## New methods in hard disk encryption (2005)

Citations: | 6 - 0 self |

### BibTeX

@TECHREPORT{Fruhwirth05newmethods,

author = {Clemens Fruhwirth},

title = {New methods in hard disk encryption},

institution = {},

year = {2005}

}

### OpenURL

### Abstract

This work investigates the state of the art in hard disk cryptography. As the choice of the cipher mode is essential for the security of hard disk data, we discuss the recent cipher mode developments at two standardisation bodies, NIST and IEEE. It is a necessity to consider new developments, as the most common cipher mode – namely CBC – has many security problems. This work devotes a chapter to the analysis of CBC weaknesses. Next to others, the main contributions of this work are (1) efficient algorithms for series of multiplications in a finite field (Galois Field), (2) analysis of the security of password-based cryptography with respect to low entropy attacks and (3) a design template for secure key management, namely TKS1. For the latter, it is assumed that key management has to be done on regular user hardware in the absence of any special security hardware like key tokens. We solve the problems arising from magnetic storage by introducing a method called anti-forensic information splitter. This work is complemented by the presentation of a system implementing a variant

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Citation Context ...ffers a hand-optimised AES library [Lip]. It is the fastest implementation on Intel at the time of this writing. A block is encrypted at 254 cycles/block. The fastest FPGA implementation presented in =-=[EYCP00]-=- is able to deliver an encrypted block in only 2.1 cycles. To summarise: We found a specialisation advantage of magnitude 1:10 for SHA1, 1:5 for MD5 and 1:100 for AES. There are real world examples of... |

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Citation Context ...icular, LRW-AES uses Galois Field multiplications, that are considered in the security proof in [BGKM03]. 3.6.2 EME: ECB-mix-ECB EME is a parallelisable cipher mode developed by Halevi and Rogaway in =-=[HR03a]-=-. EME can be decomposed into 5 stages involving 3 complete traversals of the data. At key setup, L is computed as L = Ek(0 :n ). 22 1. preprocessing by XORing L ⊗ 2 n into the plaintext block Pn. 2. e... |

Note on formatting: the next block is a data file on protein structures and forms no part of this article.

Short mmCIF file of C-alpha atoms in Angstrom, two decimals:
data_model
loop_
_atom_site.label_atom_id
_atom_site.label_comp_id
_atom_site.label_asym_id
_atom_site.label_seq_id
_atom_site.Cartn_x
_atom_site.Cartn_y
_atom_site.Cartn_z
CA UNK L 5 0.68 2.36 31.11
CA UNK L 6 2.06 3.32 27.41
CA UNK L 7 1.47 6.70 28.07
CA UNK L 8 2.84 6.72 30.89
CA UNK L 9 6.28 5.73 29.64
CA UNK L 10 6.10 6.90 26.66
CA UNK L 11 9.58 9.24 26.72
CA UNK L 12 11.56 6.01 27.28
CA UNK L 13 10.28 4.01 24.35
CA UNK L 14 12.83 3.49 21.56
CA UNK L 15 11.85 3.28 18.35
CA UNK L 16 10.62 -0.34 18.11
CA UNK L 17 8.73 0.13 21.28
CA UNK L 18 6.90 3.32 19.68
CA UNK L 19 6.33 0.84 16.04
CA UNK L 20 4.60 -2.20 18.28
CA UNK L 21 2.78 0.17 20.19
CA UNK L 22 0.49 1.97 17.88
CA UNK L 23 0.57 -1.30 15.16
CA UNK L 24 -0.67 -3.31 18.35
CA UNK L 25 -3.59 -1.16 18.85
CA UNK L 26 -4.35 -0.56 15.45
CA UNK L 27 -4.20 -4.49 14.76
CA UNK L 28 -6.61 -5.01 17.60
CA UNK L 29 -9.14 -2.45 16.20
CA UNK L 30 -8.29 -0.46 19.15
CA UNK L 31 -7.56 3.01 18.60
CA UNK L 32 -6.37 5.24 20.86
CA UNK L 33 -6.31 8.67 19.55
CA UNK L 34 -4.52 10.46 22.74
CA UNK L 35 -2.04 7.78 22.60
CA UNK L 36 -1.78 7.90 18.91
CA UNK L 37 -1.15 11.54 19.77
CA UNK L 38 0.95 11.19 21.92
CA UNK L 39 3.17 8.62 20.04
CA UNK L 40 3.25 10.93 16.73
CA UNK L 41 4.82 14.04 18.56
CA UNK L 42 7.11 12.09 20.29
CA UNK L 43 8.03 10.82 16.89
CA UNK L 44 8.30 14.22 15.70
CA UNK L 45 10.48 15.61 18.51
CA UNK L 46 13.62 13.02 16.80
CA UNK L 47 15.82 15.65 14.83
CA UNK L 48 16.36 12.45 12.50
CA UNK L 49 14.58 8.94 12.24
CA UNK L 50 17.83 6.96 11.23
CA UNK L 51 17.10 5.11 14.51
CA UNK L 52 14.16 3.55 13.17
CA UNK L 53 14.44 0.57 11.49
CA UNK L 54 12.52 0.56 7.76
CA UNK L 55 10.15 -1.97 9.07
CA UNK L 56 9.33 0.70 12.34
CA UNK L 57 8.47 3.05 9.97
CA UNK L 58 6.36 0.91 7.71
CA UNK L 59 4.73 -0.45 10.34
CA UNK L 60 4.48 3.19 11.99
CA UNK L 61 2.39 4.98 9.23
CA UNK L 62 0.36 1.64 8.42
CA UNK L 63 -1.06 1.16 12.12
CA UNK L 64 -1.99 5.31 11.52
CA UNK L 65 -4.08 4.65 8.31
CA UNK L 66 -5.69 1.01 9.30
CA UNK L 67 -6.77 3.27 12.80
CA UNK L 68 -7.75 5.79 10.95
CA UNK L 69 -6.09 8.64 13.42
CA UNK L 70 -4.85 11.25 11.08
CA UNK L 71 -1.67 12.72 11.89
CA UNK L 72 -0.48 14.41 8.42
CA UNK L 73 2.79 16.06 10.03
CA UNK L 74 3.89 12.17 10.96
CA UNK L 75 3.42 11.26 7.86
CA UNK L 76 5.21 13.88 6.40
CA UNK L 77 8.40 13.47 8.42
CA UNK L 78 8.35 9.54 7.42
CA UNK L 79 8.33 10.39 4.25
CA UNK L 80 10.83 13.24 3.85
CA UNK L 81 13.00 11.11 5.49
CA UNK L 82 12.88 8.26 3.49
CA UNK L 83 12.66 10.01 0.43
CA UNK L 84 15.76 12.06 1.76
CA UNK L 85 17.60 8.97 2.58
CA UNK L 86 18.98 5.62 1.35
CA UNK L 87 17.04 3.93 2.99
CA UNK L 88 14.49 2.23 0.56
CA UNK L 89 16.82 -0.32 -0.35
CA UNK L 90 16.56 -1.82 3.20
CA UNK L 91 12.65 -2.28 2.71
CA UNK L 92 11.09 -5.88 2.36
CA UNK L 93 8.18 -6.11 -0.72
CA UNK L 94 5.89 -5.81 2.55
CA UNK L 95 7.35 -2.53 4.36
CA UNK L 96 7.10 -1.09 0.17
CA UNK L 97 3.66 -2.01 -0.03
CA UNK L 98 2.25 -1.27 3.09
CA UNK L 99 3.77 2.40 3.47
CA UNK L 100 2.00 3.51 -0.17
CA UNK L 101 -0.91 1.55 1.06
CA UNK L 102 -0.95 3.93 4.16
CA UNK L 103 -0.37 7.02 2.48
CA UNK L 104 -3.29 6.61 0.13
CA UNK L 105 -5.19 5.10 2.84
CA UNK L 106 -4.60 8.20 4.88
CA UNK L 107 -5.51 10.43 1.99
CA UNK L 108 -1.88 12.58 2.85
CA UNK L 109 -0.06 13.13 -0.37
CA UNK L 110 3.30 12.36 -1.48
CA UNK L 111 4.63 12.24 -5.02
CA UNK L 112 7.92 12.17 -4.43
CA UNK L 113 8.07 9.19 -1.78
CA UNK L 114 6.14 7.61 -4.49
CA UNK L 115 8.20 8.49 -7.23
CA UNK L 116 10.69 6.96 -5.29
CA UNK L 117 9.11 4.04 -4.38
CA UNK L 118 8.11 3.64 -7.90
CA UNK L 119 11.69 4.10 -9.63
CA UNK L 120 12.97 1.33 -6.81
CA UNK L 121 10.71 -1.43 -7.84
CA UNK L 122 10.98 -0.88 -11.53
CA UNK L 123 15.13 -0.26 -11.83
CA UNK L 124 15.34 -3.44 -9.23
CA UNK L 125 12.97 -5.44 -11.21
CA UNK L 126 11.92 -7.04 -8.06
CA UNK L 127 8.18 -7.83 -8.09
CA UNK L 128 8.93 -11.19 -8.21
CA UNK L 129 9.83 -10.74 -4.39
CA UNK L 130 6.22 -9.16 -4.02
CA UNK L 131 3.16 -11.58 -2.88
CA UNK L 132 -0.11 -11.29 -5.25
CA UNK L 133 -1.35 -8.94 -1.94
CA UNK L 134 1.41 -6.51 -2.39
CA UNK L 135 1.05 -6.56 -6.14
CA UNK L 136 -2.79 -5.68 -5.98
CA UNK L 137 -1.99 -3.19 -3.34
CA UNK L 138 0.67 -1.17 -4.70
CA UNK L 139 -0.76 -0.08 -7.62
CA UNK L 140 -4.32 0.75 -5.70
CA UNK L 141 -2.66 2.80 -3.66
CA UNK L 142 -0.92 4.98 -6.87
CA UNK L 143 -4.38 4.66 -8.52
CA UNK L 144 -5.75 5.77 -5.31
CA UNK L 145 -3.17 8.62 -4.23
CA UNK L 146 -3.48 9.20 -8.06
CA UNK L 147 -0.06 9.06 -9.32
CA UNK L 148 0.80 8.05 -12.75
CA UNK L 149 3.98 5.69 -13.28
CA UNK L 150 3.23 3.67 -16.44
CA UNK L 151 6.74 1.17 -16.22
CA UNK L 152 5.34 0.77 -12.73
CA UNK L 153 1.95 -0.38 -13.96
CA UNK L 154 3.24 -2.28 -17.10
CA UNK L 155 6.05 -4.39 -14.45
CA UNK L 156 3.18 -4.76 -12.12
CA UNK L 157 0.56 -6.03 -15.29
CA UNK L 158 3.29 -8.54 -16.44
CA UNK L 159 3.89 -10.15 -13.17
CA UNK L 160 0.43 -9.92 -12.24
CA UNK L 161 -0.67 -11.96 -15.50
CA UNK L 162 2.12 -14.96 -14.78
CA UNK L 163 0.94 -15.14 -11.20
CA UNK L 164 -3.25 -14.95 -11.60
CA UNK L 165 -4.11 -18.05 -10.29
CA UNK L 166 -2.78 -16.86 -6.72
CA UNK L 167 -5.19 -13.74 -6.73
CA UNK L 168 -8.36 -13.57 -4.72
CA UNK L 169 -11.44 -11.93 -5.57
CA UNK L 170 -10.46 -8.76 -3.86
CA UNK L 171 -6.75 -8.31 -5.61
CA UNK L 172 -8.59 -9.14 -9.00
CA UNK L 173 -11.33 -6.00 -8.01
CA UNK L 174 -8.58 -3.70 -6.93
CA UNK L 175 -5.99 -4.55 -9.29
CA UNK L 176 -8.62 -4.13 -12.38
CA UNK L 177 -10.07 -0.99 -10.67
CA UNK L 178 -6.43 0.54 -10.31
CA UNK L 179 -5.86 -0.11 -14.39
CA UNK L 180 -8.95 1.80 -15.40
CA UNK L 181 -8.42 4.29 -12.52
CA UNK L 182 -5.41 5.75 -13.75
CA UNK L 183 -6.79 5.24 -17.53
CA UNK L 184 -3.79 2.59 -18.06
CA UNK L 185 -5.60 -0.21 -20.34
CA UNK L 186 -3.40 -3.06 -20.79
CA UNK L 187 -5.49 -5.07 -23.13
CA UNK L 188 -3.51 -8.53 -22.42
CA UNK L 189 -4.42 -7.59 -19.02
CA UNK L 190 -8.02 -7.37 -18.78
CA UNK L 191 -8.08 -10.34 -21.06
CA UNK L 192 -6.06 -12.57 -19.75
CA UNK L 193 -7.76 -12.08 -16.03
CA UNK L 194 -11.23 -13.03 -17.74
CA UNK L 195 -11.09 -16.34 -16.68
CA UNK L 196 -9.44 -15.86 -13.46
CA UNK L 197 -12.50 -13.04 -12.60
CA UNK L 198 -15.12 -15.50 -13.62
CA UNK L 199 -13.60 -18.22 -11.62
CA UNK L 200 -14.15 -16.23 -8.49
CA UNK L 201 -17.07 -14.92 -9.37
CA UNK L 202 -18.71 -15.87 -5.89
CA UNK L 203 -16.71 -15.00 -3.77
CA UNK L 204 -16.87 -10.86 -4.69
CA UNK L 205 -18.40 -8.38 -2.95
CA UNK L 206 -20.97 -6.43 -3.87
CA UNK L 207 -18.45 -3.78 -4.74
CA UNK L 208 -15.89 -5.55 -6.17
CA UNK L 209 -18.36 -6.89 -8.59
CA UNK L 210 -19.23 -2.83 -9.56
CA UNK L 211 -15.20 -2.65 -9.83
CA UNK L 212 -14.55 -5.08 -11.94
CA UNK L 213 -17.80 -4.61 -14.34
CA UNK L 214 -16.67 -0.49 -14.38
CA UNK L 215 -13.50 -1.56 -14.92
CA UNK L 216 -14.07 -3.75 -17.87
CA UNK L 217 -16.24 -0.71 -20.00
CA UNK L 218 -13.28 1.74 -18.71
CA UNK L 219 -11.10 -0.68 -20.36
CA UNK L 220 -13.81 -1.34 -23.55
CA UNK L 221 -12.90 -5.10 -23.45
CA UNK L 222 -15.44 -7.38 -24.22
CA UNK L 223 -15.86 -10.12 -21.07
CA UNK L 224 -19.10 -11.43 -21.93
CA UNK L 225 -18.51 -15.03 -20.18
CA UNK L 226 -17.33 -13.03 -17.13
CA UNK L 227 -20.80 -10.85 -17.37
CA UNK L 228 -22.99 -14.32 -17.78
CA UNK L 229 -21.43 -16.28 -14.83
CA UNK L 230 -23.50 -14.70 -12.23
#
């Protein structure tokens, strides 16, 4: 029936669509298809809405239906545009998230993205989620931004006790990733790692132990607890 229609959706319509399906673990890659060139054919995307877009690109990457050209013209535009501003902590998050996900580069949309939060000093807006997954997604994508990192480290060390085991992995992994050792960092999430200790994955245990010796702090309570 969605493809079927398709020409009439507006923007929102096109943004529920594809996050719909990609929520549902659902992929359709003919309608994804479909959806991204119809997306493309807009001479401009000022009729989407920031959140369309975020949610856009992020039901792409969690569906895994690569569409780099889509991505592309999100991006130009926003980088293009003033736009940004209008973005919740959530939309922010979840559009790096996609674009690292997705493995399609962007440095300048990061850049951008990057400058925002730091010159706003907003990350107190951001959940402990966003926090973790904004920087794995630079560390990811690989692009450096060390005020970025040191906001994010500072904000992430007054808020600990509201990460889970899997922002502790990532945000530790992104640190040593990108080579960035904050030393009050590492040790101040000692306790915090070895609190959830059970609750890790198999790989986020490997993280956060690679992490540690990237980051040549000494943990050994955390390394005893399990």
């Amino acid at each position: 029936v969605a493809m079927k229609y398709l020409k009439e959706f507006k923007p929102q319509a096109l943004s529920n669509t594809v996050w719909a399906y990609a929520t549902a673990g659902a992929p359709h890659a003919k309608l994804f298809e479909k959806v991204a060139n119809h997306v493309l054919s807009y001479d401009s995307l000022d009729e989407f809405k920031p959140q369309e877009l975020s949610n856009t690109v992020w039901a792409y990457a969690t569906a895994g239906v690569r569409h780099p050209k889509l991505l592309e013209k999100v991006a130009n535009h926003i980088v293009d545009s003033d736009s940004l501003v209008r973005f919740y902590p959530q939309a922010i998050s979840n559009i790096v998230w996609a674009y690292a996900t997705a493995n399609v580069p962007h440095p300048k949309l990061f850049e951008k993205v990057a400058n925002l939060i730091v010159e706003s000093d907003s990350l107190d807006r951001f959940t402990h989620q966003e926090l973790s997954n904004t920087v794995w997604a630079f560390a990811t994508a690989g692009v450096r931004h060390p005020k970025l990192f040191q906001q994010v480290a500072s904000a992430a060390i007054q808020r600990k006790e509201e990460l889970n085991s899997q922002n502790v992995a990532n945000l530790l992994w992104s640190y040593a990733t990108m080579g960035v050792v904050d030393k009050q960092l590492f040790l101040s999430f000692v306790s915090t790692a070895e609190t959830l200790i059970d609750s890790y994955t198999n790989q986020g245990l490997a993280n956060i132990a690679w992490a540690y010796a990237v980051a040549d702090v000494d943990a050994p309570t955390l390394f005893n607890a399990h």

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Citation Context ...e mathematical fact, that is very likely to see duplicate keys – when chosen randomly – after having seen √ 2 n keys (n is the key size). A more in-depth treatment of the birthday paradox is given in =-=[BK04]-=-. 4.2.4 Extending the attack Another information is available to the attacker. Any succeeding identical pair of ciphertext, that follows the initial identical cipher pair, hints that the corresponding... |

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Citation Context ...ock cipher instead of a wide cipher mode, [BR99], [Luc96], but none of them is suitable for hard disk encryption, because either they are not tweakable or have certificational weaknesses according to =-=[Cro00]-=-. [Cro00] also introduces a wide block cipher named Mercy, that aims to close all these gaps. Unfortunately, it has other problems, and was successfully crypt-analysed by Fluhrer in [Flu01]. 21 The fu... |

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Citation Context ... encrypted at the third round of the Luby-Rackoff cipher utilising the A as IV of a counter mode key stream, just like in ABL. XCB features nearly a single cipher block invocation per block. See also =-=[MF04]-=- or [MF05]. 3.7 NIST: Authentication modes As authentication modes play a minor rule in hard disk encryption, we have a look at only three of them. Two of them have counterparts as authenticated encry... |